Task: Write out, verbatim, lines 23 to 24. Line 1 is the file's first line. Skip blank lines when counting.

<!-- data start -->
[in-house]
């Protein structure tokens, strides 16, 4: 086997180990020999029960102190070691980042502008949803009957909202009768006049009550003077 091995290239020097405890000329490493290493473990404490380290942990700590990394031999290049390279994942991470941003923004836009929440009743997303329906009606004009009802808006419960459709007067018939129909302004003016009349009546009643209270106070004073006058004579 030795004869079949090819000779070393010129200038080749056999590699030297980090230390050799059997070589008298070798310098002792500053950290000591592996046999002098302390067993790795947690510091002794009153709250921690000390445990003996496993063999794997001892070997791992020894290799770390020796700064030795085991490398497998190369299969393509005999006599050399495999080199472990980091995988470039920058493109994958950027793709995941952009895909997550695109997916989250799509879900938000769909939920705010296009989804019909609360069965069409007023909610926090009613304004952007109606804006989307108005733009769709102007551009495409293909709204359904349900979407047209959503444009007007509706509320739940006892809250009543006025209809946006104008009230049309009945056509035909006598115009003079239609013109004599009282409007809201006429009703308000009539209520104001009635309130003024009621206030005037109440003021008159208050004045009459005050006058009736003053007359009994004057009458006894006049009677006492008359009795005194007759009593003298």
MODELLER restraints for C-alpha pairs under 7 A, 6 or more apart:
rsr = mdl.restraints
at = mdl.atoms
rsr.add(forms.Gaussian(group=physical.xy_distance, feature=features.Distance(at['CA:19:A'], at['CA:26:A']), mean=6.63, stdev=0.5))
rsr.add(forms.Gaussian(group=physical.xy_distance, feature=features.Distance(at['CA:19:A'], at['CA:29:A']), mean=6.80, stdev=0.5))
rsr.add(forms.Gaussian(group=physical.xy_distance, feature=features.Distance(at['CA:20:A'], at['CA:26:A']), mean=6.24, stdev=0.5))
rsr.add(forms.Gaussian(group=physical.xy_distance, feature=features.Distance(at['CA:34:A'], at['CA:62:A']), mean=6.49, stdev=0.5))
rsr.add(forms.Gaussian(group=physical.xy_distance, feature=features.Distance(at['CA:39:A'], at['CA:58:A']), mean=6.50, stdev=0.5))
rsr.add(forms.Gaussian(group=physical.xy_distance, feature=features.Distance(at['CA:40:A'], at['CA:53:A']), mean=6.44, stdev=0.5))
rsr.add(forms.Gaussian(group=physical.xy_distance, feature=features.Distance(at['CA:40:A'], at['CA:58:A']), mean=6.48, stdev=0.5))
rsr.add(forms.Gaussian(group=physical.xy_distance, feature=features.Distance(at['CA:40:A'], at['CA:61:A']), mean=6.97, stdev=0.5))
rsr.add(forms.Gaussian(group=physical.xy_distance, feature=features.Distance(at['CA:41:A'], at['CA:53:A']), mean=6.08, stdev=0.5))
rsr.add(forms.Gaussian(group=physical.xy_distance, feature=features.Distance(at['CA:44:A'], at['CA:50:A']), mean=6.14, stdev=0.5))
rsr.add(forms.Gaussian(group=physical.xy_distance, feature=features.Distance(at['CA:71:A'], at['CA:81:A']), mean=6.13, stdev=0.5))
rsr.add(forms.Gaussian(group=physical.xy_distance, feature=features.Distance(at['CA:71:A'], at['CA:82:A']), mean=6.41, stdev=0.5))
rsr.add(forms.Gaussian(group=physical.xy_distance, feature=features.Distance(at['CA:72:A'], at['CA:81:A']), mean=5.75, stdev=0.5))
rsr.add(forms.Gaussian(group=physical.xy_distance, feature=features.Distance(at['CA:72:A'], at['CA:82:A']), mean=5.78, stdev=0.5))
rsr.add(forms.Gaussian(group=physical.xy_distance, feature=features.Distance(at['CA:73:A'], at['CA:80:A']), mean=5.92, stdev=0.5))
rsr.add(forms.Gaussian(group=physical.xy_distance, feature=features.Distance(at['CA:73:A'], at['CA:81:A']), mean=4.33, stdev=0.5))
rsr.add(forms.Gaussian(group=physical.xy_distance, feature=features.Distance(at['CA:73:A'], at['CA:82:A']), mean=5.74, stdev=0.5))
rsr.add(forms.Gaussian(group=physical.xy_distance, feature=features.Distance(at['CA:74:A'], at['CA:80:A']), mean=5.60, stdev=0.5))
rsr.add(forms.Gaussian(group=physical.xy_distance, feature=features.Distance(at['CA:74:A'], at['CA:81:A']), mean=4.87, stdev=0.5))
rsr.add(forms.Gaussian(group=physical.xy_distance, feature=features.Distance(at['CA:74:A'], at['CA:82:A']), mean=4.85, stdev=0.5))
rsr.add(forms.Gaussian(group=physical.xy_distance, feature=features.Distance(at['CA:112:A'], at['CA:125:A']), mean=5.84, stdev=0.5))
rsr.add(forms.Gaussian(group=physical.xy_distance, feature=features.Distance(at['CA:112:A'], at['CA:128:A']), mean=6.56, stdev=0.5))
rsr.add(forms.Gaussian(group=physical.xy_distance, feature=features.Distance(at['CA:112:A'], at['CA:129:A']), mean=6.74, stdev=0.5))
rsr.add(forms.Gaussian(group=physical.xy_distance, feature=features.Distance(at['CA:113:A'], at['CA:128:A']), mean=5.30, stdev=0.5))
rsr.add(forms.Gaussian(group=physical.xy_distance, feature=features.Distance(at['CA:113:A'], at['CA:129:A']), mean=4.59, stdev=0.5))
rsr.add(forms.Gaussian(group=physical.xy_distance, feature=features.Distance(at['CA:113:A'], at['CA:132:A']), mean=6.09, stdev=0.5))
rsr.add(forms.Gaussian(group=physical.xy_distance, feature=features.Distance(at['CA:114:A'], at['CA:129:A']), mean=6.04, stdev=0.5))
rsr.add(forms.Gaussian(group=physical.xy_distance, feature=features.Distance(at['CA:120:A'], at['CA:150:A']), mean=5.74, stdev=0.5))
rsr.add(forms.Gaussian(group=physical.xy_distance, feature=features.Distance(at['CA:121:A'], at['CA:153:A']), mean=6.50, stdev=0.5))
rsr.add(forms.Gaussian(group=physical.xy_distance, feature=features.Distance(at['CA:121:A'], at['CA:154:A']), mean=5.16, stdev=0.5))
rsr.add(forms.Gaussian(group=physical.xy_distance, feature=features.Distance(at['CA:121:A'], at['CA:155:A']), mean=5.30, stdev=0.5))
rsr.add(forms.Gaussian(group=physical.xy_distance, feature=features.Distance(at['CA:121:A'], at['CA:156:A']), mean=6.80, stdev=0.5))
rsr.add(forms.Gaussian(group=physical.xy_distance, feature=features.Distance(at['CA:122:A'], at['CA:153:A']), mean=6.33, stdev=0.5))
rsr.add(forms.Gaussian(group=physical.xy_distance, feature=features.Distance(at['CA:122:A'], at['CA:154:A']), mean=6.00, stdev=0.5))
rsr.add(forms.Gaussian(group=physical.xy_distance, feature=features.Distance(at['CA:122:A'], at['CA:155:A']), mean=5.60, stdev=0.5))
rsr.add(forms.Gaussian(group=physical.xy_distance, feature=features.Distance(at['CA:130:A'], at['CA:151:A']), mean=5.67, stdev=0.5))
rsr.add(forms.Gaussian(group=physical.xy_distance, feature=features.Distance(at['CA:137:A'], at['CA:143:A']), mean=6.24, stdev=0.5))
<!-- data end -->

rsr.add(forms.Gaussian(group=physical.xy_distance, feature=features.Distance(at['CA:74:A'], at['CA:80:A']), mean=5.60, stdev=0.5))
rsr.add(forms.Gaussian(group=physical.xy_distance, feature=features.Distance(at['CA:74:A'], at['CA:81:A']), mean=4.87, stdev=0.5))